Not least due to the programme's vocational orientation, Conservation MSc graduates have been very successful in securing employment with government organisations (for example DEFRA, Natural England, local councils), conservation NGOs (for example RSPB, Butterfly Conservation, IUCN, WCMC) and environmental consultancies. Equally, the Conservation MSc has provided a very good basis for future academic careers, while some graduates also found employment at zoos and botanical gardens.
Careers data is taken from the ‘Destinations of Leavers from Higher Education’ survey undertaken by HESA looking at the destinations of UK and EU students in the 2013–2015 graduating cohorts six months after graduation.
The Conservation MSc is run by UCL Geography, which enjoys an outstanding international reputation for its research and teaching.
The programme is unique not only on account of its long history and extensive alumni network, but also due to its vocational orientation and the active involvement of nature conservation professionals in the delivery of degree material.
Research groups contributing to this MSc include those concerned with environmental change; environmental modelling; and environment, science and society. The programme also benefits from the participation of staff from a variety of external conservation and environmental organisations.
The Research Excellence Framework, or REF, is the system for assessing the quality of research in UK higher education institutions. The 2014 REF was carried out by the UK's higher education funding bodies, and the results used to allocate research funding from 2015/16.
The following REF score was awarded to the department: Geography
81% rated 4* (‘world-leading’) or 3* (‘internationally excellent’)
Learn more about the scope of UCL's research, and browse case studies, on our Research Impact website.
Today more than ever, quantitative skills form an essential basis for successful careers in ecology, conservation, and animal and human health. This Masters programme provides specific training in data collection, modelling and statistical analyses as well as generic research skills. It is offered by the Institute of Biodiversity, Animal Health and Comparative Medicine (IBAHCM), a grouping of top researchers who focus on combining field data with computational and genetic approaches to solve applied problems in epidemiology and conservation.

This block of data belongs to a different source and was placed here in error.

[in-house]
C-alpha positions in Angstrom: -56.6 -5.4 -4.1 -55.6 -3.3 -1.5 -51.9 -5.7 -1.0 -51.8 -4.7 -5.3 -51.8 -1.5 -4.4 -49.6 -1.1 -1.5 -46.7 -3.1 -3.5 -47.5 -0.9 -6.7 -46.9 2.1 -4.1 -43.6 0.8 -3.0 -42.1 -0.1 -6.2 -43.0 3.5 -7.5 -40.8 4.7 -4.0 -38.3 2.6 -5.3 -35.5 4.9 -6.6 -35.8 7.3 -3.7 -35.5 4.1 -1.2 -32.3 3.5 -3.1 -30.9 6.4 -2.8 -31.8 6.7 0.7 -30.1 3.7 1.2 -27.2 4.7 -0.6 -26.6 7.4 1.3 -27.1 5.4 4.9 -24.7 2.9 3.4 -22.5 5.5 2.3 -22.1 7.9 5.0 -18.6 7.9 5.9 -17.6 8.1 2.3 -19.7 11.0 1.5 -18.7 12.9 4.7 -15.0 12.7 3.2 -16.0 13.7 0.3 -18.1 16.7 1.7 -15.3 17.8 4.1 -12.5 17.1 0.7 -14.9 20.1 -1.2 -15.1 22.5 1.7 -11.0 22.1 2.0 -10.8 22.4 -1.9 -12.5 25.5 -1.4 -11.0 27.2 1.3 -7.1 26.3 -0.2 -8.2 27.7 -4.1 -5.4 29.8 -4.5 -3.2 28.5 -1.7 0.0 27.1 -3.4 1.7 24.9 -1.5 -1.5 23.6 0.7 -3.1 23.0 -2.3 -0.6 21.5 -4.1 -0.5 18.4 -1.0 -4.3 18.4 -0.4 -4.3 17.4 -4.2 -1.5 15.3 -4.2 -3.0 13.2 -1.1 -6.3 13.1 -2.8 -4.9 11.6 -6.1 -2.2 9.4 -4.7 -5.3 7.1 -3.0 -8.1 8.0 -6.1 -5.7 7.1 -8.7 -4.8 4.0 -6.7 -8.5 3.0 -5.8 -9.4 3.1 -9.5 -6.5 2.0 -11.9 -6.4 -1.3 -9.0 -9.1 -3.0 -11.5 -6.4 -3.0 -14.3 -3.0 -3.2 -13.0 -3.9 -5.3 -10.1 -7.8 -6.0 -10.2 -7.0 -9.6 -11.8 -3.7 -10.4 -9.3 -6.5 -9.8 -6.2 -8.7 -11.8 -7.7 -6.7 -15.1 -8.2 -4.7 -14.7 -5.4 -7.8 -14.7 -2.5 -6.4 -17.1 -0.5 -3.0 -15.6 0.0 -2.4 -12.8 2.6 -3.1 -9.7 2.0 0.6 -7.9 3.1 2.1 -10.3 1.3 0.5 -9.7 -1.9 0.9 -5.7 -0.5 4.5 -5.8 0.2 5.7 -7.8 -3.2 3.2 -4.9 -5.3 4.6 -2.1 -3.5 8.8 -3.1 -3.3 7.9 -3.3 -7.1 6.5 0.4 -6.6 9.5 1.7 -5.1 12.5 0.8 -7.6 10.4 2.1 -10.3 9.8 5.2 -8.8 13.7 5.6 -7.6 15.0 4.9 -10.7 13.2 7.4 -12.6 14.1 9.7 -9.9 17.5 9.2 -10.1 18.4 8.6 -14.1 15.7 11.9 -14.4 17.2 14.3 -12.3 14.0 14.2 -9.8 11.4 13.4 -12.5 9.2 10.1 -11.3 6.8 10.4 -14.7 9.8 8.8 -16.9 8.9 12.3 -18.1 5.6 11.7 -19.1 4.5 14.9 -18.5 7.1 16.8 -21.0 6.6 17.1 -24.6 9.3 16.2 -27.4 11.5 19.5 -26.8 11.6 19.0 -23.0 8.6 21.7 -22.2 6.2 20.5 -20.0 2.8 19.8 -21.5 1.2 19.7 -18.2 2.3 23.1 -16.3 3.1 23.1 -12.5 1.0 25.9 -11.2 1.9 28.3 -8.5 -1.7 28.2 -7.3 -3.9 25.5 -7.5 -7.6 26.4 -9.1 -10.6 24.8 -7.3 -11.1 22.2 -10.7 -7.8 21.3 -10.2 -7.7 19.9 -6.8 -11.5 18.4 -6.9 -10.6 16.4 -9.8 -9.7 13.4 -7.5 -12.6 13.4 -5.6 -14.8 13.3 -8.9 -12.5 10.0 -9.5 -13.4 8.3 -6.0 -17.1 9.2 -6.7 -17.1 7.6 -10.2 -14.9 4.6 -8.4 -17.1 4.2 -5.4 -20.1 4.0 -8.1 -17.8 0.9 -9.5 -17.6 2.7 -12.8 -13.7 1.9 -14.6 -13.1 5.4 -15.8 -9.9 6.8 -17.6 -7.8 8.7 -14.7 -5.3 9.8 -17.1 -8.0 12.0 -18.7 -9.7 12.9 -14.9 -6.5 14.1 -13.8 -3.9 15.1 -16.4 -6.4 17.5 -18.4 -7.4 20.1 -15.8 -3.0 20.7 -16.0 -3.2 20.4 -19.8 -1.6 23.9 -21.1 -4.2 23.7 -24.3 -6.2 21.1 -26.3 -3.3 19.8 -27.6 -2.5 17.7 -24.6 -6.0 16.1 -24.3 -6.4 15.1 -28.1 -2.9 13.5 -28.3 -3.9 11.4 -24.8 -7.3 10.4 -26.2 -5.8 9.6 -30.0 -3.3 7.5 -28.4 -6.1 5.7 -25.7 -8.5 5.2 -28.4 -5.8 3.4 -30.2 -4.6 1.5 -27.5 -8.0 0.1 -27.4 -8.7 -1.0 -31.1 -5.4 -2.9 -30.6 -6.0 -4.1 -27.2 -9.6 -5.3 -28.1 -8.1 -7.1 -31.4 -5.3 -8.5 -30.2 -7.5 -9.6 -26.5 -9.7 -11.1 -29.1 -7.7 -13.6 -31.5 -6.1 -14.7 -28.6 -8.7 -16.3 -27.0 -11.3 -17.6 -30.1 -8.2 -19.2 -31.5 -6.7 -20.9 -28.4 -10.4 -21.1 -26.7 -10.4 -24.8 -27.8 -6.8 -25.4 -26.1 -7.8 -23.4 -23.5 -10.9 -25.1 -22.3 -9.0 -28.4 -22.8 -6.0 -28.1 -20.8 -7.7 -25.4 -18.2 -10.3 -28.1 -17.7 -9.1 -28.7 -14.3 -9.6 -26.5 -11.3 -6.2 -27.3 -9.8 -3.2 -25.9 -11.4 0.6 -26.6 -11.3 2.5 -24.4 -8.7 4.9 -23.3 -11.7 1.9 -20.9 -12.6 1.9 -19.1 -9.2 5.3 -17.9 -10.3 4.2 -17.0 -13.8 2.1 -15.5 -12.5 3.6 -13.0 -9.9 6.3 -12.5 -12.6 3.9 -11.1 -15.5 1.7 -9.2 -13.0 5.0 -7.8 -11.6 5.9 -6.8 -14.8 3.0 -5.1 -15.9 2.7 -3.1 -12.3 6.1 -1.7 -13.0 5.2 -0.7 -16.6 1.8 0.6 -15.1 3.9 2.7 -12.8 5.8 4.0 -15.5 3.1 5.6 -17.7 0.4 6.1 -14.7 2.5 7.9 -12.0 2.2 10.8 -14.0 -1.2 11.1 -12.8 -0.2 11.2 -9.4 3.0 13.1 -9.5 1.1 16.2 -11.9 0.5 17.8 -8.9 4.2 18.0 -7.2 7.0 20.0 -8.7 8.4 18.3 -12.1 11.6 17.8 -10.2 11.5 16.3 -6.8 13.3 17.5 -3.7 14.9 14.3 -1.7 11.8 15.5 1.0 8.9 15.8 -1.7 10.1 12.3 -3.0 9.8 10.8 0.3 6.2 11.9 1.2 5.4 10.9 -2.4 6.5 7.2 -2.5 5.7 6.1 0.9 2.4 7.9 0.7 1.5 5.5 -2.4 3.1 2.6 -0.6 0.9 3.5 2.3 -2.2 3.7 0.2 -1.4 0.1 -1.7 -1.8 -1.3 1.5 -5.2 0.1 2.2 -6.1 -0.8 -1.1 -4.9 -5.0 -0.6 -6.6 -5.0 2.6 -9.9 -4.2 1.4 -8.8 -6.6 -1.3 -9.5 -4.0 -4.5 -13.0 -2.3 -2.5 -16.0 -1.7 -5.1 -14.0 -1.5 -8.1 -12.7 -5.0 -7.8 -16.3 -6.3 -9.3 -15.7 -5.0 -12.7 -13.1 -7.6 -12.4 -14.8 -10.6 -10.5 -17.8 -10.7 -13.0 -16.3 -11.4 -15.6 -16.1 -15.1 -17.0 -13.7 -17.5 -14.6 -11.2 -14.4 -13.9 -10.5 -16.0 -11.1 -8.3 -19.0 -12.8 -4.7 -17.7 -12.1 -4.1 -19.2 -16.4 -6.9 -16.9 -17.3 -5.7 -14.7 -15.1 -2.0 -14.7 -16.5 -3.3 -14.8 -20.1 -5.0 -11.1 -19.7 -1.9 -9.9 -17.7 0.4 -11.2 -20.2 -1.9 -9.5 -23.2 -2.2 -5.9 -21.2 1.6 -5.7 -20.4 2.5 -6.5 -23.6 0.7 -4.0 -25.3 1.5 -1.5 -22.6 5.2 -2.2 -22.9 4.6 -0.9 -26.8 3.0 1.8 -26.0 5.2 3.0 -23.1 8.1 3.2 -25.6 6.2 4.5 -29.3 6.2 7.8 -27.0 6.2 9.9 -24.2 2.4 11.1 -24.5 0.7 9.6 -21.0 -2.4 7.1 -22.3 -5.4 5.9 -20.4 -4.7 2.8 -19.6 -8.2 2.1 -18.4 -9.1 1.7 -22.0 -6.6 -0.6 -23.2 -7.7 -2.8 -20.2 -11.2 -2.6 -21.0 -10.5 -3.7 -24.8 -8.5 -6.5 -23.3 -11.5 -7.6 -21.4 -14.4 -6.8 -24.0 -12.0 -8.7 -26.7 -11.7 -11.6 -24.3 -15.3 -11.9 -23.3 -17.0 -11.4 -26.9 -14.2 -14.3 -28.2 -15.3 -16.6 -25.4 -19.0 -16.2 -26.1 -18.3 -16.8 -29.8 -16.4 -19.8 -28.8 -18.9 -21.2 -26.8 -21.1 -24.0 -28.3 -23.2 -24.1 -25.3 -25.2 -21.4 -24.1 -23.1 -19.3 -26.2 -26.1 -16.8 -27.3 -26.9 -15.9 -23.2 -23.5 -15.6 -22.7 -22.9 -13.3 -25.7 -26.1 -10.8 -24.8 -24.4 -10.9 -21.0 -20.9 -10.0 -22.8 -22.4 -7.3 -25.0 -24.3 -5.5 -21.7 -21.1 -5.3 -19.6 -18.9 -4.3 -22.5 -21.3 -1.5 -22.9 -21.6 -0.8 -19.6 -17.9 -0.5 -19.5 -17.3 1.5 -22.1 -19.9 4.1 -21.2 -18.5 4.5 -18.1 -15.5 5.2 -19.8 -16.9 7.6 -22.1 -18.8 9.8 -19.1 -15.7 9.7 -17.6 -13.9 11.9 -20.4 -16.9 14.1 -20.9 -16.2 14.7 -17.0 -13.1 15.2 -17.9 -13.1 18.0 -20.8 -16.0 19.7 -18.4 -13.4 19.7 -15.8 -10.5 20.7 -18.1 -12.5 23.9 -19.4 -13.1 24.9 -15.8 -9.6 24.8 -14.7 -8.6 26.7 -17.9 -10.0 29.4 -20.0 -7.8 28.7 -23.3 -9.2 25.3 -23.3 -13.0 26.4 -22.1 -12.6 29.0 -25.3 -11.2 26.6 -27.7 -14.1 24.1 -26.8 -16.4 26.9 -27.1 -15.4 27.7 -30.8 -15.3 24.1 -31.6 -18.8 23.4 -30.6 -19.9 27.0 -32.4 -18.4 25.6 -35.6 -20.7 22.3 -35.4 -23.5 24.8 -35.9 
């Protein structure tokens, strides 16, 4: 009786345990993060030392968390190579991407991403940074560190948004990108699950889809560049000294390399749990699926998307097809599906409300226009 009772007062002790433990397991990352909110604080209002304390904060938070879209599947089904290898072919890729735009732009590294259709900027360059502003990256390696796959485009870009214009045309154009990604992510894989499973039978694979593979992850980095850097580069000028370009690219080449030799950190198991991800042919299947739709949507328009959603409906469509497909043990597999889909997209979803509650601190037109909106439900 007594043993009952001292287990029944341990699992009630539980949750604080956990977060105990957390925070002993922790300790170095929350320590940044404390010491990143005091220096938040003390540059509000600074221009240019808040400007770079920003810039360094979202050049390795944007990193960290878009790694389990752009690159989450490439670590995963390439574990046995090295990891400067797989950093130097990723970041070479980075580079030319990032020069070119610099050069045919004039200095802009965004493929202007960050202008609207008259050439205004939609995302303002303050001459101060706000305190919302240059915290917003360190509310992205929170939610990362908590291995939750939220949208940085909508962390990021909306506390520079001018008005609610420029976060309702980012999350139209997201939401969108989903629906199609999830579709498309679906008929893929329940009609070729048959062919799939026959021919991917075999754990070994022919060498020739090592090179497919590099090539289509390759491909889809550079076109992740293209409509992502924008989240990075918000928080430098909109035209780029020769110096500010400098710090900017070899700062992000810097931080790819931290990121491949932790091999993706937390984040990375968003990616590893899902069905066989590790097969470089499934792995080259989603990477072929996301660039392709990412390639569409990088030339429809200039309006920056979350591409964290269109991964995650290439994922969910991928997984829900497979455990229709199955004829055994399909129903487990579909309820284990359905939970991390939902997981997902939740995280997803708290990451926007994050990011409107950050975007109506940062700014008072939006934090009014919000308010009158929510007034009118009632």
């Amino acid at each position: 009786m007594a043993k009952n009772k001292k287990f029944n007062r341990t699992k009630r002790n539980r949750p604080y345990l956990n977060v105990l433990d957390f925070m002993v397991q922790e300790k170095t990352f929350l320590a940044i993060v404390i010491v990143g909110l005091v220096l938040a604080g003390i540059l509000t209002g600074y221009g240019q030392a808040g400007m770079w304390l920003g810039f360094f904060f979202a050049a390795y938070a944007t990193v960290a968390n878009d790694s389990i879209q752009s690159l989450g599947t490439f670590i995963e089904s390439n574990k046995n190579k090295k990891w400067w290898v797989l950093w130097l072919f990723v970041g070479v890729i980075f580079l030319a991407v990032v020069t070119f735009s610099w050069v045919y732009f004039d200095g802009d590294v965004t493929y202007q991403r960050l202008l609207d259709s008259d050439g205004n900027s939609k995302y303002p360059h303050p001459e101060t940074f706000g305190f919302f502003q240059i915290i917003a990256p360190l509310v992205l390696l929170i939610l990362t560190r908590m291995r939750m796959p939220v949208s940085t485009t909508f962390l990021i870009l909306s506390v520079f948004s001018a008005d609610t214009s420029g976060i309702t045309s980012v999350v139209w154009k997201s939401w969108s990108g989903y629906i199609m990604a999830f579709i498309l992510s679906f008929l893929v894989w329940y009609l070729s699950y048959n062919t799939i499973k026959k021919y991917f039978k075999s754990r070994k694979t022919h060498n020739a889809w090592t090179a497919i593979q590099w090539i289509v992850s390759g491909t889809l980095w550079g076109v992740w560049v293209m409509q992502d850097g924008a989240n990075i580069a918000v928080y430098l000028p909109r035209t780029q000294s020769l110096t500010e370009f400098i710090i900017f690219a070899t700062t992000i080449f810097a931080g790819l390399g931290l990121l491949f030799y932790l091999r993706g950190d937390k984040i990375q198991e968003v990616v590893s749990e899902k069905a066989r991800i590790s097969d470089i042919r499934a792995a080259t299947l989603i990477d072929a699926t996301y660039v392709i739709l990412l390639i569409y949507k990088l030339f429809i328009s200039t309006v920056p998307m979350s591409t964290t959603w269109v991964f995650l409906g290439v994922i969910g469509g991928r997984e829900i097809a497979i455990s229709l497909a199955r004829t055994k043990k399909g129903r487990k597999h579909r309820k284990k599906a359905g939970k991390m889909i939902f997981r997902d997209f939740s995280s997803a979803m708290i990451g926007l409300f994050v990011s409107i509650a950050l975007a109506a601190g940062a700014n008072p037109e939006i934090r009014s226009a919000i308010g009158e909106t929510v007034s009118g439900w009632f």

The programme provides a strong grounding in scientific writing and communication, statistical analysis, and experimental design. It is designed for flexibility, to enable you to customise a portfolio of courses suited to your particular interests.
You can choose from a range of specialised options that encompass key skills in
A total of 180 credits are required, with 50 flexible credits in the second term. See the accompanying detailed course descriptions found in the IBAHCM Masters Programme Overview. When selecting options, please email the relevant course coordinator as well as registering using MyCampus.
You will gain core skills and knowledge across a wide range of subjects that will enhance your selection chances for competitive PhD programmes. In addition to academic options, career opportunities include roles in zoos, environmental consultancies, government agencies, ecotourism and conservation biology, and veterinary or public health epidemiology.
This programme will provide you with an opportunity to explore and analyse global relationships between criminal laws and national security (ICLAS). With the rise in the threat to national and global security at unprecedented levels, the time to further study this area is now. You will study many aspects of international criminal law, for example, the balance that is struck between human rights and the threat of terrorism in the UK and internationally and the way in which differing jurisdictions tackle international organised crime.